Advocates rally to protect federal funding of cancer research
The White House released a 2018 budget outline last Thursday that cuts National Institutes of Health (NIH) spending by nearly 20 percent. NETRF shares the concern expressed by other cancer-related organizations and our collaborators that a funding decrease of this magnitude could disrupt, even derail, America’s cancer investigators and research institutions.
NIH funding critical
More than 80 percent of the $32 billion NIH budget is awarded to universities, medical schools and other research institutions through a competitive grant process. NIH grants often comprise a significant portion of an institution’s or individual investigator’s funding.
“NETRF is proud to be the largest non-government funder of neuroendocrine cancer research, but we cannot do this alone,” said Ron Hollander, NETRF executive director. “Many investigators rely on NIH funding. These cuts could be disastrous to researchers doing meaningful, critical work.”
Who would fill the gap?
Since the Cancer Act of 1971, NIH has led the fight against cancer and it again set its sights on curing cancer in 2016 with the Moonshot initiative. Breast, lung, and other cancers with higher incidence rates than NETs are more commonly funded, nevertheless, important NIH-funded research is underway.
NETRF funds research at the nation’s top cancer centers where NIH funding shortfalls could imperil the very teams working on our projects. In addition, certain critical major projects are fully reliant on federal funding. In 2015, University of Iowa received a 5-year, $10.67 million NIH grant to study neuroendocrine tumors. As a Specialized Programs of Research Excellence (SPORE) grant through the National Cancer Institute (NCI), it was the first of its kind to investigate NETs.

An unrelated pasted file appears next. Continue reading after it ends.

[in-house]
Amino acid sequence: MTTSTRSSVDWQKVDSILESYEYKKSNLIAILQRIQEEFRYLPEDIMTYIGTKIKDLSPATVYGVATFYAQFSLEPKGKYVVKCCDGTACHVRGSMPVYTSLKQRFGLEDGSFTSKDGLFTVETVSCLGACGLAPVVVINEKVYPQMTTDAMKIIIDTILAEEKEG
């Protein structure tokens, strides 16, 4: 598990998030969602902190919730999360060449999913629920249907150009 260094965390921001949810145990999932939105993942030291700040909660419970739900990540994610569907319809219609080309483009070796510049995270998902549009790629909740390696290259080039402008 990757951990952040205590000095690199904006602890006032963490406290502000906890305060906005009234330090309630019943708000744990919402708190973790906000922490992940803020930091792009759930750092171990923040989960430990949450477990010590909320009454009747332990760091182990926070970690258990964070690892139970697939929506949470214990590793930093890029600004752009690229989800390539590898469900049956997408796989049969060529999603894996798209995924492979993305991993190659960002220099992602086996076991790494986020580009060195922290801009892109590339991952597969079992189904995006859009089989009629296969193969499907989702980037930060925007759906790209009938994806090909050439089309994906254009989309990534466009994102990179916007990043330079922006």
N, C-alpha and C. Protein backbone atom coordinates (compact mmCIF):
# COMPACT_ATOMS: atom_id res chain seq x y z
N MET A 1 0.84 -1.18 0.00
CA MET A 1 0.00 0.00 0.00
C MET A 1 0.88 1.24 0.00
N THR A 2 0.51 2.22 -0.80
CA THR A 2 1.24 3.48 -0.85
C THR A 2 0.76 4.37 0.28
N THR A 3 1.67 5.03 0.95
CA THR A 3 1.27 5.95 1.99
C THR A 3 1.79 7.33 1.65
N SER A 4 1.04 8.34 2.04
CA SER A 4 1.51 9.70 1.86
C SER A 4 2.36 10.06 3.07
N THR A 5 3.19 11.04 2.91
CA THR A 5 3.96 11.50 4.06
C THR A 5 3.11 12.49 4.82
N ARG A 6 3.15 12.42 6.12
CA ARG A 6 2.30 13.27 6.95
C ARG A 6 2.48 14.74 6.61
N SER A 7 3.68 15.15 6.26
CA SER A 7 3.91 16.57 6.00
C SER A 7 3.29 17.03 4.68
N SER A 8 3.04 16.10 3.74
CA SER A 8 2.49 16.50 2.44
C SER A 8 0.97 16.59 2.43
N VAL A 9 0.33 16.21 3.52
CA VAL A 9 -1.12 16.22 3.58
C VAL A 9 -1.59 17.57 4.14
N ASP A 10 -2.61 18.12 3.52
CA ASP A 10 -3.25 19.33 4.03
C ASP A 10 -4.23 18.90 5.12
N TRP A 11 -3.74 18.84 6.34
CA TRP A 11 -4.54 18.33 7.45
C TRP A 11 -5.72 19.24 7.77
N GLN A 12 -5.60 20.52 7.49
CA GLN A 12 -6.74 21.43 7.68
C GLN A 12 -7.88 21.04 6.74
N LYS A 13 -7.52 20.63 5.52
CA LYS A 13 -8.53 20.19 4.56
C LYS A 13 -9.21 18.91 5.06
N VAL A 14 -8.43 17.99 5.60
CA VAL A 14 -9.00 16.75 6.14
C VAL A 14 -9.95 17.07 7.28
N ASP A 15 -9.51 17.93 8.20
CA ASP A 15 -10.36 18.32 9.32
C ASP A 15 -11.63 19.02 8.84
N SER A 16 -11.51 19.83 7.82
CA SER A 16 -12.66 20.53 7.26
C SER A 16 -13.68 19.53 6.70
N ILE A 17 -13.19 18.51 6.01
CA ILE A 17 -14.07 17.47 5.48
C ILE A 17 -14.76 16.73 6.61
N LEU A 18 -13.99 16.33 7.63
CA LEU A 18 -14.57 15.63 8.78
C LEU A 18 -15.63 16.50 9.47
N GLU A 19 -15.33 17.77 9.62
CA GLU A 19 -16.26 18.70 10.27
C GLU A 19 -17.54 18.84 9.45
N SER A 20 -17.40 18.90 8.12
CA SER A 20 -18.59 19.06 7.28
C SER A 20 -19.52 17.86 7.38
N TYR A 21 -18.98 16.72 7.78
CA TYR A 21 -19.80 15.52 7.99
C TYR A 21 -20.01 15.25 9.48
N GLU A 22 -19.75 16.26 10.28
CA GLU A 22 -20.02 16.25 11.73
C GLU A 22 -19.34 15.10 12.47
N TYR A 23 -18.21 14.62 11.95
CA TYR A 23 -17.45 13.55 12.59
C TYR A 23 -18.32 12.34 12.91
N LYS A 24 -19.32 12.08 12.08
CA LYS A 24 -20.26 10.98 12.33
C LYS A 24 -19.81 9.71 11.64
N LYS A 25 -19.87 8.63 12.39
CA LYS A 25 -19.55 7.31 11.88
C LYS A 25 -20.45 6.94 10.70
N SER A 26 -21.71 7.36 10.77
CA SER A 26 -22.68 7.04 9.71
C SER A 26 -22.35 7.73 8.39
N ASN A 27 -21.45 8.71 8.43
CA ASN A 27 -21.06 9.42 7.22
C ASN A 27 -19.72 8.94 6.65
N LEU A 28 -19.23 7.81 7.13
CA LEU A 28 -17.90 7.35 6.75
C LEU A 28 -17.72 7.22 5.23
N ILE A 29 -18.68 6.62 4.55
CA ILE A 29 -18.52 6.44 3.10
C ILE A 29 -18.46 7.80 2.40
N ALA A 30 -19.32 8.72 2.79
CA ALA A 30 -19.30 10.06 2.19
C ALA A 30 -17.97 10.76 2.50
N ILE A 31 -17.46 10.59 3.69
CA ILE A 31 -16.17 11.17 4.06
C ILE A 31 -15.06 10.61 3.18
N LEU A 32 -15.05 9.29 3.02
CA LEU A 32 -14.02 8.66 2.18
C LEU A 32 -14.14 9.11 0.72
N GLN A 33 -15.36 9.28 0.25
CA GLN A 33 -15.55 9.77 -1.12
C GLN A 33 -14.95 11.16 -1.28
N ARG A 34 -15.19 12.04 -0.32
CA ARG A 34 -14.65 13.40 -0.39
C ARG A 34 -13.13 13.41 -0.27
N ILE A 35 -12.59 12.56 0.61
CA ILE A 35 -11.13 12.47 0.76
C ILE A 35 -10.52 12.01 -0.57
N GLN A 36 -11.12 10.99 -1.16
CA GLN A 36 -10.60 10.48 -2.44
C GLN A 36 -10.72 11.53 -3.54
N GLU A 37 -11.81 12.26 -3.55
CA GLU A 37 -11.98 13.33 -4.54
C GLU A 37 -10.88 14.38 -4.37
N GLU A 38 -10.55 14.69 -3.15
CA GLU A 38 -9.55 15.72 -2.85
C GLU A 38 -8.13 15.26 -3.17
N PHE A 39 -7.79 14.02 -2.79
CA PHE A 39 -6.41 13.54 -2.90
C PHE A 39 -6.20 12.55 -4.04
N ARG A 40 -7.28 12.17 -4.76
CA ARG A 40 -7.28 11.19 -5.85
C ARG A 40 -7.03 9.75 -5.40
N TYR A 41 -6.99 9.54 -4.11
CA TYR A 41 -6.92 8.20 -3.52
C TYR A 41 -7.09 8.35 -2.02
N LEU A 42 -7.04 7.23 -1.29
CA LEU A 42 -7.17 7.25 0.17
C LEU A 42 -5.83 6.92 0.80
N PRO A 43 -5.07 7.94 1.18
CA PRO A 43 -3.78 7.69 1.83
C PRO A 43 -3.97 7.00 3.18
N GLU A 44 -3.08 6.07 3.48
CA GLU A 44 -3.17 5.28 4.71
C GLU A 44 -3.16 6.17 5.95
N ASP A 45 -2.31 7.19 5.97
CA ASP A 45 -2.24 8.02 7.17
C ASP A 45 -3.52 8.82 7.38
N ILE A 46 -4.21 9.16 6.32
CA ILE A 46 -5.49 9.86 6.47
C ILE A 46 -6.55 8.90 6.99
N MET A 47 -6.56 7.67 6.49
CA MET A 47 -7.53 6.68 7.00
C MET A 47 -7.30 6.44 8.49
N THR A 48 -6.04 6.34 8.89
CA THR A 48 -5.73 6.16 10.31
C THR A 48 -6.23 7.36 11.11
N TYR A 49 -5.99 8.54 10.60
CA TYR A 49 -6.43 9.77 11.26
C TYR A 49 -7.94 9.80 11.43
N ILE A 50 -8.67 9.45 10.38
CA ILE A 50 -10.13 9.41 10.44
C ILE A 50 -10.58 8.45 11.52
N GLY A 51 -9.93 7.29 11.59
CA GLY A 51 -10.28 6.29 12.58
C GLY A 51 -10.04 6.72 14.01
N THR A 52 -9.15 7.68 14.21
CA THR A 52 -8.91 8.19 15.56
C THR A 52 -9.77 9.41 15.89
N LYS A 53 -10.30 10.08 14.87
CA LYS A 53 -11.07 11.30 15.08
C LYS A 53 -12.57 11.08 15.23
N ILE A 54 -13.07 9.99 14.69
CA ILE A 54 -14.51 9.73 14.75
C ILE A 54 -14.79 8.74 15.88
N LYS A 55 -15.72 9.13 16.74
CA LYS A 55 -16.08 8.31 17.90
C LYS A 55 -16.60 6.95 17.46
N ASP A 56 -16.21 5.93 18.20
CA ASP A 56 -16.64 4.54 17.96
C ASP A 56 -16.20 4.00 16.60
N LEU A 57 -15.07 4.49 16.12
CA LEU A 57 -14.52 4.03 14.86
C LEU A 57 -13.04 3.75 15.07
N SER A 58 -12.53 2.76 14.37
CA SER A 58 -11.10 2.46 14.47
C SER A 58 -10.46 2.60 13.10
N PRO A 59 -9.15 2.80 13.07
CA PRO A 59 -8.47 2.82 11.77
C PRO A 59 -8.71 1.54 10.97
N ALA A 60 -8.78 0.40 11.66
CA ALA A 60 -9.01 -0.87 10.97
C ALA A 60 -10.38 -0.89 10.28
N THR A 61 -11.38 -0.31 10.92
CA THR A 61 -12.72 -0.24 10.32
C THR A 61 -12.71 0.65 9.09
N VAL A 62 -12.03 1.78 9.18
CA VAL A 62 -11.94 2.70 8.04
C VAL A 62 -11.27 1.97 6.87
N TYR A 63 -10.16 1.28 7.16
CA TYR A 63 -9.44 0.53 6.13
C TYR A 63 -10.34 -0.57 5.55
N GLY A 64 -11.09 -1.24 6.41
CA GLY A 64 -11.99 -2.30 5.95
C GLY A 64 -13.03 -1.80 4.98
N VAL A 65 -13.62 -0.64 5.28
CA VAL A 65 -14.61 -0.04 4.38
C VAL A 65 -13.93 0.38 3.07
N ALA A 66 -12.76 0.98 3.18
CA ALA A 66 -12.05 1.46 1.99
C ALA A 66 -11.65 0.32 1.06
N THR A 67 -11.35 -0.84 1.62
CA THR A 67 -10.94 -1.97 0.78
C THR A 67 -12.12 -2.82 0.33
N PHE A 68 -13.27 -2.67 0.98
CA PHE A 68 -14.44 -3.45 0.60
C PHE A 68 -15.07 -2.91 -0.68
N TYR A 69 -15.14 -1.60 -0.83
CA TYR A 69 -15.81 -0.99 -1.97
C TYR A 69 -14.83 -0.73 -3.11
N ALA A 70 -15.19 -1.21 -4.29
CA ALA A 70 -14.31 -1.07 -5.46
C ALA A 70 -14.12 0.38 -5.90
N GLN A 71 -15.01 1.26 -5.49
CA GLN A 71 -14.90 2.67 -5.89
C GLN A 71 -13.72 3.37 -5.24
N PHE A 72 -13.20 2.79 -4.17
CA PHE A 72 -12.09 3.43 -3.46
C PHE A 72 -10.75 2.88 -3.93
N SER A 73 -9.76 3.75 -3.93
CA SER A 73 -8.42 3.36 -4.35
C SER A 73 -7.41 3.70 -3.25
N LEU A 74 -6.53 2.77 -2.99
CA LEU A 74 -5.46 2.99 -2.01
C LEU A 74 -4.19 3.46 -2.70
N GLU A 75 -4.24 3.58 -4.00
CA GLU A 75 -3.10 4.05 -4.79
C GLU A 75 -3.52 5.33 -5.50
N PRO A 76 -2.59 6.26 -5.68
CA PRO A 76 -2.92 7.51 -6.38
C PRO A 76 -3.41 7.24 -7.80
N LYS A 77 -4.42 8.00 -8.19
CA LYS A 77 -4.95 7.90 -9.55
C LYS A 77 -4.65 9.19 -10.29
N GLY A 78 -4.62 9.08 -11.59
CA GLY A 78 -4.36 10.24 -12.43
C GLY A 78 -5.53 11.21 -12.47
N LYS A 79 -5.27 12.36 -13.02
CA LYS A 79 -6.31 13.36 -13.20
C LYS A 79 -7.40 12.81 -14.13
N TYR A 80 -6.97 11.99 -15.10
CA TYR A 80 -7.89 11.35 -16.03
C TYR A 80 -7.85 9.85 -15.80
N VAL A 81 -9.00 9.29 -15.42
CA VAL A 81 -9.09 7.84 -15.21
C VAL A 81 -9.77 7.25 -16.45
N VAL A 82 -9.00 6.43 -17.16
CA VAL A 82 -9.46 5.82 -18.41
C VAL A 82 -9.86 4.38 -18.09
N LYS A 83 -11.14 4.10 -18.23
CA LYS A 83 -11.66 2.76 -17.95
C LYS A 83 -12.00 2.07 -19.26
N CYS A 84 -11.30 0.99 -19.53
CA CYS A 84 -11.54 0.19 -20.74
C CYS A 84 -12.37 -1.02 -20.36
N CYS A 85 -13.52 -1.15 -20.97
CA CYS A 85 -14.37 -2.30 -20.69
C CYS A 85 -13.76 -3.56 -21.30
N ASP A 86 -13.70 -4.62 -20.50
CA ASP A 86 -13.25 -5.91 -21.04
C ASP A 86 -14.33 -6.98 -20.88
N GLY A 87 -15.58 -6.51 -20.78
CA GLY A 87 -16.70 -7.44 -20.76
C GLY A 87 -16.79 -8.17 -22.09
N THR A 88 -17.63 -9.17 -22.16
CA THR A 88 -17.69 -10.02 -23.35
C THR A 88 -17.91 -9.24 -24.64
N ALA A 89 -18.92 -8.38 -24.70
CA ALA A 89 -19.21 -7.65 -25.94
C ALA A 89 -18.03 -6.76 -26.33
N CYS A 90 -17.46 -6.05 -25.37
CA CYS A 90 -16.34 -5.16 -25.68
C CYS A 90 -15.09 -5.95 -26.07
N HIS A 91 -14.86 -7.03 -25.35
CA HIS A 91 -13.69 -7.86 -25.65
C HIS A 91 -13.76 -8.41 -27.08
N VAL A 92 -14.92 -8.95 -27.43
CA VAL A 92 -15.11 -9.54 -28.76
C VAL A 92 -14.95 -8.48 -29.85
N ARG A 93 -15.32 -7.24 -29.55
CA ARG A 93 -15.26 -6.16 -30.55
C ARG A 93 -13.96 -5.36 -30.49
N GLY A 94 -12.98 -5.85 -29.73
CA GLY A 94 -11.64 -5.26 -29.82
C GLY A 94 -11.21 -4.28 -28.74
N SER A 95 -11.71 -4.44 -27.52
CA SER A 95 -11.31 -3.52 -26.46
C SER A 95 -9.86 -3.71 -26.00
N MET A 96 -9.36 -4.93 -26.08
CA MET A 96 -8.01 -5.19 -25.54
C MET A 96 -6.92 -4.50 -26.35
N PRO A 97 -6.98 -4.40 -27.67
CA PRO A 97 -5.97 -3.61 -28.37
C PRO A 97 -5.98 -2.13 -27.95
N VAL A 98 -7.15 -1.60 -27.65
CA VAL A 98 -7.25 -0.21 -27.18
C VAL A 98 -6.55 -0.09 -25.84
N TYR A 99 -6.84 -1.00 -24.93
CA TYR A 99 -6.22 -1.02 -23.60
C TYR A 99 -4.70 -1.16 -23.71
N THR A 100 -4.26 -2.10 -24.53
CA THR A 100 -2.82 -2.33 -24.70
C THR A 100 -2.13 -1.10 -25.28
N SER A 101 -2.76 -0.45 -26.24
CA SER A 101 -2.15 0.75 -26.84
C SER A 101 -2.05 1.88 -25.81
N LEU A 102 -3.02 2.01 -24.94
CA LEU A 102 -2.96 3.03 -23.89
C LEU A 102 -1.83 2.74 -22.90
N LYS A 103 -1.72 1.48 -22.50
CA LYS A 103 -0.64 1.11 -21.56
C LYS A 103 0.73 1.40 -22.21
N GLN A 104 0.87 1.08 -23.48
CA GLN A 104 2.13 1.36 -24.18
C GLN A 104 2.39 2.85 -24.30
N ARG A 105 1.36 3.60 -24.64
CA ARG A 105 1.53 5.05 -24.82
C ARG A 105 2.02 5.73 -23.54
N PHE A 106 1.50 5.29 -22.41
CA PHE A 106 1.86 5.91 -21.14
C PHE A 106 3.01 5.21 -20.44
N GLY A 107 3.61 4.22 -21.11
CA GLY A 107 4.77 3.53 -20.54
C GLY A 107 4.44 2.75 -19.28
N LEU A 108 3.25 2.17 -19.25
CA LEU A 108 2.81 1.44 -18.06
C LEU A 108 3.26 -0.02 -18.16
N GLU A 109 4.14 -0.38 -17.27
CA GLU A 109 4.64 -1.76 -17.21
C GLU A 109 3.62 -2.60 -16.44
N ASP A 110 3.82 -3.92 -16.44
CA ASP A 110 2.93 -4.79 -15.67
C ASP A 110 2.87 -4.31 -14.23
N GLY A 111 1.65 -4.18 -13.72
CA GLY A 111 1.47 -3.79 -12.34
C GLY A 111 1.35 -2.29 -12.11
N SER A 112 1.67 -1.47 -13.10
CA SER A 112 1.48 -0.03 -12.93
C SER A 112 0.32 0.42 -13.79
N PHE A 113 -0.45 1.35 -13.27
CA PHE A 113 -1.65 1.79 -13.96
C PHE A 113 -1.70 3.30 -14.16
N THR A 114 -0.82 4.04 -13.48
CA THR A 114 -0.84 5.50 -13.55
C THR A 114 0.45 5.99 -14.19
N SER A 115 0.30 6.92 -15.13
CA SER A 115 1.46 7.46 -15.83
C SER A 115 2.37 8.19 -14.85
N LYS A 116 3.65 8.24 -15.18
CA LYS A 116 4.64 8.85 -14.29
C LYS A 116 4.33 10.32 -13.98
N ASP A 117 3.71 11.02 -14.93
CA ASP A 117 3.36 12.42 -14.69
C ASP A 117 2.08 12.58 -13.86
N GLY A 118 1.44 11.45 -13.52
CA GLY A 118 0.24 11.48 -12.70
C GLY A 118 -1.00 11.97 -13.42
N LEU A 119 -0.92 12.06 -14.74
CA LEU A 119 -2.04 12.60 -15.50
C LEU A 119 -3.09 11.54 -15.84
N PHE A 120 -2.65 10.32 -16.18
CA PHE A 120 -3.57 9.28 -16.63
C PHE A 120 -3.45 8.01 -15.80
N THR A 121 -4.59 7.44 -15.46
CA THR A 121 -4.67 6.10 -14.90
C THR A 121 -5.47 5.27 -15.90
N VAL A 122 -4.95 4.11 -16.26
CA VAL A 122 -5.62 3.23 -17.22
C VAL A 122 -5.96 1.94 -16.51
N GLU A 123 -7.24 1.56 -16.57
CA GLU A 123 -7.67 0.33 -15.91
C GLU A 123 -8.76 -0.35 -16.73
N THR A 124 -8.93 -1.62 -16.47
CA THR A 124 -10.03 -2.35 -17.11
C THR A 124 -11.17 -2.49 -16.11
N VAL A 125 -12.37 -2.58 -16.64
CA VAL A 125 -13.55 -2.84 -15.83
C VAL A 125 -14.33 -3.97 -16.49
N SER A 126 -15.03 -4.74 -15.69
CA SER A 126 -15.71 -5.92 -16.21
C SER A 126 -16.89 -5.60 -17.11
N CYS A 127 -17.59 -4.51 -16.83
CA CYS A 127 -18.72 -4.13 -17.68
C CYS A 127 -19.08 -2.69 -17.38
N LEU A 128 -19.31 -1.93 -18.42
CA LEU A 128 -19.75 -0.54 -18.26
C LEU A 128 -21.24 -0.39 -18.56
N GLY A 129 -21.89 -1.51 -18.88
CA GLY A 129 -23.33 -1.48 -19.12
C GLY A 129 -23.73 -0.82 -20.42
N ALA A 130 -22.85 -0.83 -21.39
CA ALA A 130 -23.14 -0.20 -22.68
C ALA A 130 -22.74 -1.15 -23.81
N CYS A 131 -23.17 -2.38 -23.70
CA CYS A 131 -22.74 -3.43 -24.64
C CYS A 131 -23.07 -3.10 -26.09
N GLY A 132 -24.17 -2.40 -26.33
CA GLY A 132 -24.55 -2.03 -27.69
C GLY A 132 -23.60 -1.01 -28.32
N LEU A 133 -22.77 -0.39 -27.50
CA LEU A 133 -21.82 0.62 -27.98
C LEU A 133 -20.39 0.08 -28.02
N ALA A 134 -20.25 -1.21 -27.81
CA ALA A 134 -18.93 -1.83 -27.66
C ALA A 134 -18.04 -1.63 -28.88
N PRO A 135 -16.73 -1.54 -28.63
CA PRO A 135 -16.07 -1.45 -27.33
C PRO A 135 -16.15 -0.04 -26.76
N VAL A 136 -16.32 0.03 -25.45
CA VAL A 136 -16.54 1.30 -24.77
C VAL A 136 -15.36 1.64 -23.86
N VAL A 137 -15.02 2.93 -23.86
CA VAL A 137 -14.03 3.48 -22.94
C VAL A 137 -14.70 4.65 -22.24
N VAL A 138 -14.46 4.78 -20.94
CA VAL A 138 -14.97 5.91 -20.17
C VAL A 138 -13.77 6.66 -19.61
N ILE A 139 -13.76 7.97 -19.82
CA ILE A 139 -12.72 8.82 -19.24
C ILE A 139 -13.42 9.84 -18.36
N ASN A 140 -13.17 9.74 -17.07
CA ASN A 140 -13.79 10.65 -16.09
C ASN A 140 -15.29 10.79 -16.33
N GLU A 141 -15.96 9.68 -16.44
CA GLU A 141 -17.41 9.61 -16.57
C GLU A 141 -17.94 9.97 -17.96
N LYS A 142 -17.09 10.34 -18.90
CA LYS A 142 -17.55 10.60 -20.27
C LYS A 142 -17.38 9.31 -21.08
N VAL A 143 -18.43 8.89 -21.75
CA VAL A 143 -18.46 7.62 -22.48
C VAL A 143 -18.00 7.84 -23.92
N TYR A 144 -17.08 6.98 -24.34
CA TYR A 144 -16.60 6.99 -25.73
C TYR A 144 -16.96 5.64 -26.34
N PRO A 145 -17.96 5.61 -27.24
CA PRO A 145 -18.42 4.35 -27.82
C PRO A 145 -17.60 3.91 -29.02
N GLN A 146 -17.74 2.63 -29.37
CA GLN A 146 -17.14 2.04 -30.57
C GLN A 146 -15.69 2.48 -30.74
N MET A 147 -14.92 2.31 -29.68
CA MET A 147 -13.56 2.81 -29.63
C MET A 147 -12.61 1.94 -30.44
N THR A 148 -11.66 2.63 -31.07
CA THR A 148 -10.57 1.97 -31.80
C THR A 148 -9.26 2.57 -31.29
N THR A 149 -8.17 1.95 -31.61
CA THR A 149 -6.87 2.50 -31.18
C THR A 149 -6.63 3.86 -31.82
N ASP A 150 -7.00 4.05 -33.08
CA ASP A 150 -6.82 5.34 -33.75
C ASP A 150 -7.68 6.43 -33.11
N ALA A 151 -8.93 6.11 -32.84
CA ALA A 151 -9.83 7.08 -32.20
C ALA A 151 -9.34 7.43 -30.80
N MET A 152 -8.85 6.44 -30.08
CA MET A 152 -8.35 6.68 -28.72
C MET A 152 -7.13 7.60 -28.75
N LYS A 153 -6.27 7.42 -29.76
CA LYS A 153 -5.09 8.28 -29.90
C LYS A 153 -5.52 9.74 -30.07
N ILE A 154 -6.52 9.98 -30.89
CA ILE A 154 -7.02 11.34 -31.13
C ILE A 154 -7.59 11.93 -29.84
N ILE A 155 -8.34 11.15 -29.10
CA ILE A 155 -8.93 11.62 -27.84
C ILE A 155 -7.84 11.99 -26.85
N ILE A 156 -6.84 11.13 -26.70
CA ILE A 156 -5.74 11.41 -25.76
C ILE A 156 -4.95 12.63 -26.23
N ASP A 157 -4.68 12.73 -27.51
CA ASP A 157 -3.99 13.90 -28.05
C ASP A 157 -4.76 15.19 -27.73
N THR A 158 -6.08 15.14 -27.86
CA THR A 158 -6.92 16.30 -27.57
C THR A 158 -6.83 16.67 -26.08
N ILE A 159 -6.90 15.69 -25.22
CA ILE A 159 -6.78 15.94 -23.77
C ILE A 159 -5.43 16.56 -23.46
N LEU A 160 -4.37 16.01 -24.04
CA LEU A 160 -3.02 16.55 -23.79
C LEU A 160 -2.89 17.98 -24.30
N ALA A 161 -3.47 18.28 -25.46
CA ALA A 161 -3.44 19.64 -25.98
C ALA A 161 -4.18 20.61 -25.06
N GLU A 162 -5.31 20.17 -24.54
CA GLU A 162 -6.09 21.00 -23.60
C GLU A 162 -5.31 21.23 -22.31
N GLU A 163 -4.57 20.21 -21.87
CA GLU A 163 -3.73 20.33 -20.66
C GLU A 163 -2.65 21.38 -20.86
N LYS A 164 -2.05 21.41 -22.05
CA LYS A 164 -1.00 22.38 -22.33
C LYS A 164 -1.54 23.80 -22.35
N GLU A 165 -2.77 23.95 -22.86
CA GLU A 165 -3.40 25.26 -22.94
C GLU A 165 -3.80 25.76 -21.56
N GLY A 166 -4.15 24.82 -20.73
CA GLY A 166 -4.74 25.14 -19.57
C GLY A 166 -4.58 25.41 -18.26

Even when NIH funding isn’t directly supporting NET research, critical advancements filter down.
- Research on genomic sequencing has helped identify mutations associated with NETs.
- Research on immunotherapy has been applied to NETs.
- Advances in nuclear medicine and molecular imaging have helped improve treatment of NETs.
Make your voice heard
The NET community has a specific perspective. Individuals with this type of cancer endure considerable frustration and disappointment. Years go by without an accurate diagnosis. Symptoms are misinterpreted. Warning signs are missed. Cancer grows and spreads during the search for answers. For advanced cases, treatment options are limited. Research can help to diagnose and treat NETs with greater speed and precision. Share your thoughts on the importance of preserving our nation’s current commitment to NIH research with your friends, colleagues, and elected officials today.
Make the need for NET research known. There is much work to be done. We still don’t understand the causes of NET cancer. Treatments proven effective in other cancer types have not stopped NETs from progressing. We need to find successful cures. Scientific and clinical research can ask and answer these important questions. Make sure your voice is heard.
- Find contact information for your elected officials at USA.gov
- Download and customize a message to send to your U.S. senators or representatives.
- Learn how to arrange a meeting with a member of Congress through the American Association for Cancer Research (AACR).
- Get informed about policy issues at the National Organization for Rare Disorders (NORD)